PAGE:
How European and Chinese Arms fueled South Sudan's Civil War

A new study, four years in the making, details the secret global supply chain sidestepping international arms embargoes on South Sudan.

How European and Chinese Arms fueled South Sudan's Civil War

A four-year-long investigation has revealed how arms and equipment from European Union member states and China funneled into East Africa and a web of front companies have fueled the deadly conflict in South Sudan.

The new report, released by the London-based Conflict Armament Research organization, shows how South Sudan’s neighbors sidestepped international arms embargoes to re-transfer weapons to both sides in the country’s devastating civil war, which has killed an estimated 383,000 people and sparked one of the world’s worst humanitarian emergencies.

Researchers analyzed hundreds of weapons and over 200,000 rounds of ammunition, the vast majority of which were manufactured in China.

The report highlights how a vast global supply chain of arms exporters and companies spanning Europe, Asia, and Africa have sustained South Sudan’s five-year civil war, and paints a forensic picture of how international arms embargoes were thwarted. It also brings new scrutiny to Uganda, which potentially violated European Union arms embargoes to funnel ammunition from Romania, Bulgaria, and Slovakia to South Sudan’s military—although Kampala now paints itself as a neutral broker in South Sudan’s latest peace talks.

In one instance detailed in the report, a network of companies run by U.S., British, Israeli, and Ugandan nationals shipped a U.S. military jet and Austrian-made surveillance aircraft to the South Sudanese military in 2015 and 2016 in a likely violation of U.S. arms export controls.

In another instance, two offshore companies registered in the Seychelles brokered ammunition shipments from Romania via Slovakia through Uganda to South Sudan in 2014 and 2015. Both Romania and Slovakia are members of the European Union, which imposed an arms embargo on South Sudan in 2011 immediately following the country’s independence from Sudan.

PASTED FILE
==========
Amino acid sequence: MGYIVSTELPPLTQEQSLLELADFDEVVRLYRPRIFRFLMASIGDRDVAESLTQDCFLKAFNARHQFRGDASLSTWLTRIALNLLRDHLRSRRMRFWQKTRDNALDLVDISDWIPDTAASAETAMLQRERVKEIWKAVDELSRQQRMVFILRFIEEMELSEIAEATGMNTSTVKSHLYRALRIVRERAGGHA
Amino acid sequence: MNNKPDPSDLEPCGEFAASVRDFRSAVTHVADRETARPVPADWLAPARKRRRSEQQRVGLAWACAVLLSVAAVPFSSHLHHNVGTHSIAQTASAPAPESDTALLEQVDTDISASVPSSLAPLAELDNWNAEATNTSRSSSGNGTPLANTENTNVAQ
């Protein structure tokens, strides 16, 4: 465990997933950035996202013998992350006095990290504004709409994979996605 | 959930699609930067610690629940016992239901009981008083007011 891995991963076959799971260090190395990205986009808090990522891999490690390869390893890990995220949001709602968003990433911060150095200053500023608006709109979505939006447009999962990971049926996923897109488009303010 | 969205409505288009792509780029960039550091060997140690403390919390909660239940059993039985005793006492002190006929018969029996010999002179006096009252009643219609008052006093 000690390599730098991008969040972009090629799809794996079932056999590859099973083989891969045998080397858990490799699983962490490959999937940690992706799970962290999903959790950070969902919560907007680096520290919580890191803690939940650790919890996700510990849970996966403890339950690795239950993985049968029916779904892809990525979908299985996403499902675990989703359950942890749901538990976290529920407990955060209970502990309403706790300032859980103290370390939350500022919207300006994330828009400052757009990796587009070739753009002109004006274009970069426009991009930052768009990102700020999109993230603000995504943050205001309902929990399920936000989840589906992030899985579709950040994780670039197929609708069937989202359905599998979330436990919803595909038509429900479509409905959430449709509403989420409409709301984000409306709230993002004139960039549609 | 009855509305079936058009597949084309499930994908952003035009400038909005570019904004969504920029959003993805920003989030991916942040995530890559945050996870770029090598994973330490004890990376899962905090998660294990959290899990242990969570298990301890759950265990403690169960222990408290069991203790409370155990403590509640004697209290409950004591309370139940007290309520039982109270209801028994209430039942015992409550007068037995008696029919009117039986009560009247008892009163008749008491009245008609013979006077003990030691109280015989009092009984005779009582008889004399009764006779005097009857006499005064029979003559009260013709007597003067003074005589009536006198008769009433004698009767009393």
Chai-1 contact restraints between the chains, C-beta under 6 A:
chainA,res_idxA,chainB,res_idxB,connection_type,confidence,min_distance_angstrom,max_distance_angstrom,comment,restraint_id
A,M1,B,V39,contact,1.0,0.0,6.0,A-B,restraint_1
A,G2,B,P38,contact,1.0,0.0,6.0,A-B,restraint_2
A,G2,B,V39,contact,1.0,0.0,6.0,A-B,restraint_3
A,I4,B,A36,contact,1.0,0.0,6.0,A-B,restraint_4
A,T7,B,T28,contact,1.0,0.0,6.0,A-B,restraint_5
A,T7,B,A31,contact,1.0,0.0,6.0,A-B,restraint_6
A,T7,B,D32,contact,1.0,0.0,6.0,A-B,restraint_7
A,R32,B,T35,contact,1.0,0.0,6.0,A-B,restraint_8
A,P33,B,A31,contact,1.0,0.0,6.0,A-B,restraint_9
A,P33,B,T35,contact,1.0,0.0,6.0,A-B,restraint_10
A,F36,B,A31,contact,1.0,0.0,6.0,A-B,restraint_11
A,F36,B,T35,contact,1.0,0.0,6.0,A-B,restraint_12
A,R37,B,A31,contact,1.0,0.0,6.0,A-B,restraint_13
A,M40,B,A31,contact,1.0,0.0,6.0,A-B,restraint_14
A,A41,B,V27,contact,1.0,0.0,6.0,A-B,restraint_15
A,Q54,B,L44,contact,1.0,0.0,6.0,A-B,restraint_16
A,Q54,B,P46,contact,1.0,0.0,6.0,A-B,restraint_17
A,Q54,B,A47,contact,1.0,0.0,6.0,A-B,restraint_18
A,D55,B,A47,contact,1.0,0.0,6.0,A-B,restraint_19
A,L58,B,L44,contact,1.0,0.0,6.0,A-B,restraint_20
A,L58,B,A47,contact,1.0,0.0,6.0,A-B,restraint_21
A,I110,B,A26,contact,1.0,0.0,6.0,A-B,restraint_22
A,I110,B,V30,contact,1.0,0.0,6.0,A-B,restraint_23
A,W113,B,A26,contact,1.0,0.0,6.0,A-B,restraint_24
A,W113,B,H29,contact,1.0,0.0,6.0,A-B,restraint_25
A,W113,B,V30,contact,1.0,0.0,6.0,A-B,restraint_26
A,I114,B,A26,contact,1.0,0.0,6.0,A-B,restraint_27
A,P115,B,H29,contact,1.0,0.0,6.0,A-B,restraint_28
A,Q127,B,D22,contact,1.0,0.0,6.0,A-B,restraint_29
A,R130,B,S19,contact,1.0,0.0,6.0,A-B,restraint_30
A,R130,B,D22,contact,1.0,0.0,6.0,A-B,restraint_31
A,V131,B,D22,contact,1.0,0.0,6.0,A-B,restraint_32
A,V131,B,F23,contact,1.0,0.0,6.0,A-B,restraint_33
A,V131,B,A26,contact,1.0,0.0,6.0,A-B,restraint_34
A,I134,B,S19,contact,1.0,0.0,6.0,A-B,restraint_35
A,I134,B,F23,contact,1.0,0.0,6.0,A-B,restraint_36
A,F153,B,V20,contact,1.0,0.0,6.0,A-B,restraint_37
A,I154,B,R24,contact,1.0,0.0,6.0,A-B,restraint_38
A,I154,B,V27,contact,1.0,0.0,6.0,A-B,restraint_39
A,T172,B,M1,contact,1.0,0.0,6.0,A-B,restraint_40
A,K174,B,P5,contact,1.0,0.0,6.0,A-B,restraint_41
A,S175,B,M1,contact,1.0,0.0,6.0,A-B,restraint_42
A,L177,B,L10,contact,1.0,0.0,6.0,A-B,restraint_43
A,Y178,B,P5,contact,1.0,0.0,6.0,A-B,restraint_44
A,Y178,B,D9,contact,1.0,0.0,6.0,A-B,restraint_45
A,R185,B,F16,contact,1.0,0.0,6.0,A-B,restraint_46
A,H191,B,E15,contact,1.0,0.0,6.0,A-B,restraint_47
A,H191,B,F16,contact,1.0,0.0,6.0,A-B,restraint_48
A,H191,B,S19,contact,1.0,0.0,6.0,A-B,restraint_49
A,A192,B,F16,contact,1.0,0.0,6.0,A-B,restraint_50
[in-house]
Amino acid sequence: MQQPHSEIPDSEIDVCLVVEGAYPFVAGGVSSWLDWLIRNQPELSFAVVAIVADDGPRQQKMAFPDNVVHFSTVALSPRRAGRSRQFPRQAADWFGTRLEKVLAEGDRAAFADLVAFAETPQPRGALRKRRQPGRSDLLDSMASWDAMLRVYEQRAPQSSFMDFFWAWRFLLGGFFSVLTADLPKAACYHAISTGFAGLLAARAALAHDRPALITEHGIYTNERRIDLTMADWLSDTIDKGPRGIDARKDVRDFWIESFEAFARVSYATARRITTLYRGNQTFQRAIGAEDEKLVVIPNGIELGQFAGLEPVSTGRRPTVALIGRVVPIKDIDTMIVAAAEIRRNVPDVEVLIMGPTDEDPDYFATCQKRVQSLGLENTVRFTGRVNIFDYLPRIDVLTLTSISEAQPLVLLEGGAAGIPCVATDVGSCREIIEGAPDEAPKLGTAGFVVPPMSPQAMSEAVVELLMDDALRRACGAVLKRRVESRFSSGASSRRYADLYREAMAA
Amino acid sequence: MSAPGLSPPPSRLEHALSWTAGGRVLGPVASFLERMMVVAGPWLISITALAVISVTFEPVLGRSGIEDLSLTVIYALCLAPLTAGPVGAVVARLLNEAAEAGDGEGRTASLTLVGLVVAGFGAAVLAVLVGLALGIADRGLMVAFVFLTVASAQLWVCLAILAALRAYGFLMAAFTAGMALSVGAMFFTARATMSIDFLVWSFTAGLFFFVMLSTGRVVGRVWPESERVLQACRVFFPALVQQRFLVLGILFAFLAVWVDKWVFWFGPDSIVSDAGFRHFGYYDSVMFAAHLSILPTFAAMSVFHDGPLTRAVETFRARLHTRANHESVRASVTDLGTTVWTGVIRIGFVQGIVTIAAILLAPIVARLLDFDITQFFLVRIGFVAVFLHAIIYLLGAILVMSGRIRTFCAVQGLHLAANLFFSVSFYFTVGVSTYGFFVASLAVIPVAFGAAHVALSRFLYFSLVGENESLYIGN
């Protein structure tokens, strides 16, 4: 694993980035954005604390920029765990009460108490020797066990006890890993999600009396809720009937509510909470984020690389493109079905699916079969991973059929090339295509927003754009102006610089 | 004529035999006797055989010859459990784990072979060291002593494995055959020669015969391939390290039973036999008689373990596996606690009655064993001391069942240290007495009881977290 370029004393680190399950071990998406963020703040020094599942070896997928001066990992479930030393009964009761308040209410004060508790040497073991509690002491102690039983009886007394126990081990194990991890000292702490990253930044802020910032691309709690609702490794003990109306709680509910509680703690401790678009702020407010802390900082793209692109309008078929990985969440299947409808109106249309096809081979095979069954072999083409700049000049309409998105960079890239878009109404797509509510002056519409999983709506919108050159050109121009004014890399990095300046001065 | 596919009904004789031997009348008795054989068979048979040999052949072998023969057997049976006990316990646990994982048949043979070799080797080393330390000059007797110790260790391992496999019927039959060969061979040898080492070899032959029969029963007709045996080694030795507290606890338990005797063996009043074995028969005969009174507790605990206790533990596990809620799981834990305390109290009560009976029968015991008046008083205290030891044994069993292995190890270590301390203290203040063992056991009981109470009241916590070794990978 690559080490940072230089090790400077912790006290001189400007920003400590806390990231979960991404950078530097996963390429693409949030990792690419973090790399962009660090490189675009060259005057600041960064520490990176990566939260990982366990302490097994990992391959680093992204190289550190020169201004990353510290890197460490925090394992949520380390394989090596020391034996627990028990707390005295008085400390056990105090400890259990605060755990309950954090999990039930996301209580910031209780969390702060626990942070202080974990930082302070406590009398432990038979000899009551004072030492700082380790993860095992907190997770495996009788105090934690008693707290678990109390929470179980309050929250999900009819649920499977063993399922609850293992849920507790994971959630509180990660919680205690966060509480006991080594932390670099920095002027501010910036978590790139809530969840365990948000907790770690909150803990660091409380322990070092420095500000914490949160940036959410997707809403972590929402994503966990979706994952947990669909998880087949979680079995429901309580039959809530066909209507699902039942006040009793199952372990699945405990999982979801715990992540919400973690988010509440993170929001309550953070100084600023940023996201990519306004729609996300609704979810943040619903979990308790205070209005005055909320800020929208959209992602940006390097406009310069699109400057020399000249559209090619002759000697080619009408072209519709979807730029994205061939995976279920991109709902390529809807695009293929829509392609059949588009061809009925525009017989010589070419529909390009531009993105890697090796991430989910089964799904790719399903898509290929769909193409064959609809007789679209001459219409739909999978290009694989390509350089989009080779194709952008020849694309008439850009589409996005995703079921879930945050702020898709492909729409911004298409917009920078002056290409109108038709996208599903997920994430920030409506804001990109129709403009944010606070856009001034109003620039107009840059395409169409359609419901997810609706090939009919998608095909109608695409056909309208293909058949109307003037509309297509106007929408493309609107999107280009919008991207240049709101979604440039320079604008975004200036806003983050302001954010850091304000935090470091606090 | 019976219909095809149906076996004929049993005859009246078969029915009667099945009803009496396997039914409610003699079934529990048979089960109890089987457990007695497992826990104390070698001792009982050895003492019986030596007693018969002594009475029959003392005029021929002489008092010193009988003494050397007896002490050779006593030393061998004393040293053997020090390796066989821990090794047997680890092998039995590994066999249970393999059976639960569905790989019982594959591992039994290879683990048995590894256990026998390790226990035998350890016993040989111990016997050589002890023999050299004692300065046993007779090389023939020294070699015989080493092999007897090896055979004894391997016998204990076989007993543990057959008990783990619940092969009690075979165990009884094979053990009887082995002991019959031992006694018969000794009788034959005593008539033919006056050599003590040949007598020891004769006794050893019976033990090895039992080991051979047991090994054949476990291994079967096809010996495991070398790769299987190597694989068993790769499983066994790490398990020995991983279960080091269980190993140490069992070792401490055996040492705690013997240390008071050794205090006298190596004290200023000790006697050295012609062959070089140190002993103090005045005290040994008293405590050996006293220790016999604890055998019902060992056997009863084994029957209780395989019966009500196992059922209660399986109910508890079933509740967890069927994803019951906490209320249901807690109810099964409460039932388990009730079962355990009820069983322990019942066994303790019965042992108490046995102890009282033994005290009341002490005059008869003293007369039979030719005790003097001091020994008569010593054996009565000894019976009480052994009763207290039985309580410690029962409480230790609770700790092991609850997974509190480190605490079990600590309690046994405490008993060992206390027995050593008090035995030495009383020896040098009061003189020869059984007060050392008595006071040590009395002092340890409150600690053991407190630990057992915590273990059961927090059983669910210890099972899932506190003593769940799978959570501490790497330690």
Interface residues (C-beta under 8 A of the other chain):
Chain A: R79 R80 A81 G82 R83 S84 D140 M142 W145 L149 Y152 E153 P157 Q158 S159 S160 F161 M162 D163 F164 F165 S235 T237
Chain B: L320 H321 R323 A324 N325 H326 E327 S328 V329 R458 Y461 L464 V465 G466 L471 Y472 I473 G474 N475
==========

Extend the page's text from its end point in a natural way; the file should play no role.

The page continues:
In each case, the report stresses there is no evidence the U.S. or European governments were aware these shipments were being re-transferred to South Sudan.

The embassies of Uganda and South Sudan did not respond to a request for comment on the report’s findings.

The United Nations Security Council imposed an arms embargo on South Sudan in July in an effort to end the country’s civil war. “We need to stop the flow of weapons that armed groups are using to fight each other and to terrorize the people,” U.S. Ambassador to the U.N. Nikki Haley, who championed the effort, said at the time.

Justine Fleischner, a lead researcher for the report, said that even though a U.N. arms embargo is now in place, it could take a long time for a country saturated with weapons to start seeing some of the effects. She said the research shows that a few large shipments of Chinese ammunition “have the capability to sustain this low technology conflict for years,” even though the Chinese halted ammunition shipments to South Sudan in 2014.

“It will take years for [the U.N. embargo] to have an impact in terms of physical access to ammunition,” she said. But she added the embargo was significant because it cut off South Sudan’s access to international support on logistics and maintaining military and surveillance aircraft, which “can be game-changers in these conflicts.”

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